Publisher: Rocketpuppy Press
Writer/Artist: Moogs Kewell
Release Date: 1st July 2014
I may have mentioned this before a few times, but any time I end up with an ‘autobiographical’ comic sitting on the top of my review pile, I’ll fully admit to a sense of creeping dread washing over me. All too often, these kinds of things can become dull, self-indulgent and ultimately a bit meaningless to anyone other than the creator themselves. However, given how much I rather enjoyed Moogs Kewell’s double SICBA Award-winning Big in Japan, I can safely say that my familiar sense of impending doom was mercifully absent as I sat down to read her latest offering, Crossing Borders.
Sticking to largely the same format as Big in Japan, Crossing Borders serves an illustrated travelogue chronicling Moogs’ recent holiday to Thailand and Cambodia with her partner Matt. Much like being forced to sit through albums of other people’s holiday photographs, there’s always a high risk with these kind of projects that it become a boring ordeal; something to be smiled and nodded through as we anxiously plan our escape. However, Moogs clearly has a great eye for the kind of humorous details that would otherwise go unnoticed, and takes great pleasure in cramming every inch of page space with sketches, doodles and interesting informational tidbits, making the whole thing a lively, energetic and utterly intriguing affair – particularly to a non-traveller like myself.
Moogs also handles the artistic duties here, providing the same blend of goofy caricatures and realistic landscapes and landmarks that made Big in Japan such a visual treat. And while following some of the page layouts can occasionally cause confusion without the usual ‘boxes’ to guide our eye, the book still contains some fantastic visual flourishes along the way – with a terrific recreation of Moogs and Matt on their second anniversary being a great example of this.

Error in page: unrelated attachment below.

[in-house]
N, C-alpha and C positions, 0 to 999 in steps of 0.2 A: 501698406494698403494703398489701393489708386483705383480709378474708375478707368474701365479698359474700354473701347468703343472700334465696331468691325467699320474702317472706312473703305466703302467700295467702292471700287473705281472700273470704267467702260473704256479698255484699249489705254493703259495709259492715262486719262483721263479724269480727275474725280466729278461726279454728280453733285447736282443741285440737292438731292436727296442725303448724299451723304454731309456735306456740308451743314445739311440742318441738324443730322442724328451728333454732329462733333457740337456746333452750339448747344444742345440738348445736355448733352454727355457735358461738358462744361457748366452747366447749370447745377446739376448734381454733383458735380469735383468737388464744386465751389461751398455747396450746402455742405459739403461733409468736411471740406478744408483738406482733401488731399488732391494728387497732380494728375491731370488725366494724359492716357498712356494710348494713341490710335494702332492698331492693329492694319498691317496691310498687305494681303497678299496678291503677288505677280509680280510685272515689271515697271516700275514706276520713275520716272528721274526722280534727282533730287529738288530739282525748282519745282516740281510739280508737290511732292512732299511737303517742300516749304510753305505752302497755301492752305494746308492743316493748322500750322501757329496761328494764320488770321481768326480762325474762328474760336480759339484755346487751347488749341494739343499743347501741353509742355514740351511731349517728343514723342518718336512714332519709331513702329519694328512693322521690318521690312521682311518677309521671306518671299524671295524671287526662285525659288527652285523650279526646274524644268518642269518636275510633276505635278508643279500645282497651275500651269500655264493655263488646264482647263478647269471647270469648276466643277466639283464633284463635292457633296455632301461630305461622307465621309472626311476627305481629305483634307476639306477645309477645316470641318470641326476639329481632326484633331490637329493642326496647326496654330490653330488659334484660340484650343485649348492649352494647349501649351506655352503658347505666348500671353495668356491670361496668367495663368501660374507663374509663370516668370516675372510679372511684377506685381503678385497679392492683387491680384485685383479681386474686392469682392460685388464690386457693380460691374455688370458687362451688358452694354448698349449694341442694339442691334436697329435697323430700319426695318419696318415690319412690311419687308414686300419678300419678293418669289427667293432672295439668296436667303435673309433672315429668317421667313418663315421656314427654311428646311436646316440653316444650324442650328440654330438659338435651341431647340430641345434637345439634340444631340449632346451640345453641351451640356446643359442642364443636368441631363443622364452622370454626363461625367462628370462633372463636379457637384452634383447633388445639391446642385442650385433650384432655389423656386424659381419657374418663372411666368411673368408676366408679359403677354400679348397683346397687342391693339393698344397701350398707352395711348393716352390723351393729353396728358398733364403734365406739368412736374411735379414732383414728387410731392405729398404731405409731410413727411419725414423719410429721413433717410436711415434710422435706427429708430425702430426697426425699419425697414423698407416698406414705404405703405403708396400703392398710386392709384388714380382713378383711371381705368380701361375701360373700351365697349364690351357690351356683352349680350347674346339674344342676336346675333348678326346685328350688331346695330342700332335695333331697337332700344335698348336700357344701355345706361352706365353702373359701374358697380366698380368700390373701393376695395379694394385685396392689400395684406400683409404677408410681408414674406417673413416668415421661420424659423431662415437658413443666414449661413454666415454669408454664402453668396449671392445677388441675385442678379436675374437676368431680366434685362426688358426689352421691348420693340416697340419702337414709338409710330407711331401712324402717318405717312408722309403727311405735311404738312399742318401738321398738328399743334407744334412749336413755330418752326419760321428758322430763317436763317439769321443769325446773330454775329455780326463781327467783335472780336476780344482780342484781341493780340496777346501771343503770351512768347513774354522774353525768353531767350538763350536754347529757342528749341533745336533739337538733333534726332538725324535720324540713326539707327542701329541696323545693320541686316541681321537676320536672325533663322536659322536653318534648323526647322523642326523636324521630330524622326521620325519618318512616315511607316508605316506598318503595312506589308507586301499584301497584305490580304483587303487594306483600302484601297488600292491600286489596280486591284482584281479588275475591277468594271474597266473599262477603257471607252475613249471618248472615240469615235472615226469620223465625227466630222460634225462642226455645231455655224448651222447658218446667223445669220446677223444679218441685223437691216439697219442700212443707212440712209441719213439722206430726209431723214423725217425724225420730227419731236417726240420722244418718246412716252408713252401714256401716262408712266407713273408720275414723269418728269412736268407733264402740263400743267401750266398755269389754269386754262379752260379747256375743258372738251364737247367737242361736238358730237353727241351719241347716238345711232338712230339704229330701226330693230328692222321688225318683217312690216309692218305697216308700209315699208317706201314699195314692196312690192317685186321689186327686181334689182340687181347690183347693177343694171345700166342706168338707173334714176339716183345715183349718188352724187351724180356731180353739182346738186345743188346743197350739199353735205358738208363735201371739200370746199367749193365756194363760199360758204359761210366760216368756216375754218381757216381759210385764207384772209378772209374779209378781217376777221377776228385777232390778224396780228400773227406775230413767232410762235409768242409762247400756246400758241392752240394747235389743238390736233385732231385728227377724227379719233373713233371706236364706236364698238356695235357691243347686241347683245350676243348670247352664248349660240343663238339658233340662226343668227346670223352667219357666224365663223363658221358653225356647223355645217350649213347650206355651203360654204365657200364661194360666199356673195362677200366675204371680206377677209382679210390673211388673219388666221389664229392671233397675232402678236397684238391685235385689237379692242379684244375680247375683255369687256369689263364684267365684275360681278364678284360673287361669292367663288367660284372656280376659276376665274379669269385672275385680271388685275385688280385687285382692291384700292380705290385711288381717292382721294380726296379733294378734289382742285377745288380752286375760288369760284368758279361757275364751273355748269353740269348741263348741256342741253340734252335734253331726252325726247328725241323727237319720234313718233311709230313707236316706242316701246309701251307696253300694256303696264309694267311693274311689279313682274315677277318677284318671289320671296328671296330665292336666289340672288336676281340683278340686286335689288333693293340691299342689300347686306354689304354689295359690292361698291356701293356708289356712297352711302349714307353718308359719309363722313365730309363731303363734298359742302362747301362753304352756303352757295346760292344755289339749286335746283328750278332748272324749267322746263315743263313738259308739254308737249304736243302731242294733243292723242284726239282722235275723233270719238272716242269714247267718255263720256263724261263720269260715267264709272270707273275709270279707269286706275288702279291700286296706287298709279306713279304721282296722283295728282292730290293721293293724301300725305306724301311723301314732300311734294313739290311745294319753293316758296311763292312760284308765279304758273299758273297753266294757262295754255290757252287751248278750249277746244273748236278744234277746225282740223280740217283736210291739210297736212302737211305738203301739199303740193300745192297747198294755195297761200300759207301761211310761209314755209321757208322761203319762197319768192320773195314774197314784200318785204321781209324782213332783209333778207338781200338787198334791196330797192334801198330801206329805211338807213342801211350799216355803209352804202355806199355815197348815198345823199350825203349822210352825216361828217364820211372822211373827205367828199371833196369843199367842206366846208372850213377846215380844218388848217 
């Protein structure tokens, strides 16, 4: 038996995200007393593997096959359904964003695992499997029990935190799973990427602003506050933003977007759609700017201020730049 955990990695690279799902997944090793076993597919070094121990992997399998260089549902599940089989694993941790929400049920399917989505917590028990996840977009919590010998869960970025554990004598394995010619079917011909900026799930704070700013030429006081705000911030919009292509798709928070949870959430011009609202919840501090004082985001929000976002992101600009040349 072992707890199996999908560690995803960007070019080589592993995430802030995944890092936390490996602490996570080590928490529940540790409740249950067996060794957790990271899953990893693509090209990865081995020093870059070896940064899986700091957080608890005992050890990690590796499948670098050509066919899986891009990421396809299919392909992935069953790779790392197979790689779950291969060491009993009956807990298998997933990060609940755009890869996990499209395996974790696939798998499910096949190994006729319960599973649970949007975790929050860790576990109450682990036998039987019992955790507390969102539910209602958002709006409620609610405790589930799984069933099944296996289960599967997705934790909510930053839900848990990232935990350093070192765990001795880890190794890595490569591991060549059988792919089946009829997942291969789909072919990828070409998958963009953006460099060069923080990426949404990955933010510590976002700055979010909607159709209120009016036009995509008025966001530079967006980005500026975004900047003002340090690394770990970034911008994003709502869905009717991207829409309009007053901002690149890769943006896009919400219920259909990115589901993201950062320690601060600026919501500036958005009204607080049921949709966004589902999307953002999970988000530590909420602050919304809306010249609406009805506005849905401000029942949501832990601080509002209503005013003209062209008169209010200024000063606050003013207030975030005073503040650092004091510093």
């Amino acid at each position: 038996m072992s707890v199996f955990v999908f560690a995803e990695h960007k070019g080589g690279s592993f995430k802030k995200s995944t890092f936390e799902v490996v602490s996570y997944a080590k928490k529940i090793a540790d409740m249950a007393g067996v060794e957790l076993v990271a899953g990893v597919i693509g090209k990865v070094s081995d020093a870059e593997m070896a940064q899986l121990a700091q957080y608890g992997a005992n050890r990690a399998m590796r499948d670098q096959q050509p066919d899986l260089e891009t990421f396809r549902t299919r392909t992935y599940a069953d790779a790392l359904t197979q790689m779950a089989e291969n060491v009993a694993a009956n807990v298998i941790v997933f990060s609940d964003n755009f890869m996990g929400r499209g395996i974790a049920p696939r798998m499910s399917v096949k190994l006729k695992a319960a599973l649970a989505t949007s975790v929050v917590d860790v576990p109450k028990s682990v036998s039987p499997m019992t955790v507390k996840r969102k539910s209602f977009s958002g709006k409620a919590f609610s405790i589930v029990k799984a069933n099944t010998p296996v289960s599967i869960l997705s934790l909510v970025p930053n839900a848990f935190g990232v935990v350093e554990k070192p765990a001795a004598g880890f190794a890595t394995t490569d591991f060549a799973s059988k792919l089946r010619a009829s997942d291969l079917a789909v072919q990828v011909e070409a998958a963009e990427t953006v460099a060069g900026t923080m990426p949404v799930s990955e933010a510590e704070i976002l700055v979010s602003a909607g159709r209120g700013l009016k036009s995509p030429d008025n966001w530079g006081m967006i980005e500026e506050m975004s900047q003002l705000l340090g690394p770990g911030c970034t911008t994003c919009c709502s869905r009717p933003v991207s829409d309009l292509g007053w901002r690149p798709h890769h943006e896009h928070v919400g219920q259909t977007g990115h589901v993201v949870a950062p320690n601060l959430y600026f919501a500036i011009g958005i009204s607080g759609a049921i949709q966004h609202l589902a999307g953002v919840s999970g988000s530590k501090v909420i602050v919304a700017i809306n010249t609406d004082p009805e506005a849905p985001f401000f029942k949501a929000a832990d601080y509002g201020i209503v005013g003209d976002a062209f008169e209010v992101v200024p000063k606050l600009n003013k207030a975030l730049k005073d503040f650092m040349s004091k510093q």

So far so impressive. The formula used in Big in Japan was clearly a winner (literally), so it makes sense that Moogs would use a similar approach here. However, there are two key areas where Crossing Borders significantly improves upon its predecessor. Firstly, the colours. The lovely, lovely pencil-shaded colours. As strong as the illustrations were in Big in Japan, it sometimes felt like there was something missing, almost like we were looking at a black and white photograph of a flower garden. Well, that shortcoming has been remedied impressively here with some eye-catching yet understated colour work. And secondly, while Big in Japan was an interesting – if a little superficial – look at the Japanese culture, Crossing Borders digs far deeper into the widespread social and economic problems that plague Cambodia, giving the book the additional resonance and sincerity that Big in Japan may have been lacking.
The main criticism I’d have to lay on Crossing Borders is that – with the best will in the world – it’s not going to appeal to everyone. A lot of people buy comics for exciting stories and dynamic characters, and in those respects, an illustrated travelogue is unlikely to really appeal to them. However, I’d urge those of you who may be on the fence about Crossing Borders to at least give it a try. There’s a lot more to comics then capes and cowls, and there’s definitely a lot of things to like about this quirky, interesting and surprisingly powerful little book.
Crossing Borders will make its debut at Glasgow Comic Con 2014 on the 5th and 6th of July, although the official launch party is being held tonight at the Saramago bar off Sauchiehall Street in Glasgow.
You can also keep up to date on the latest news regarding this title via the Rocketpuppy Facebook page.
The writer of this piece was: Craig Neilson (aka Ceej)
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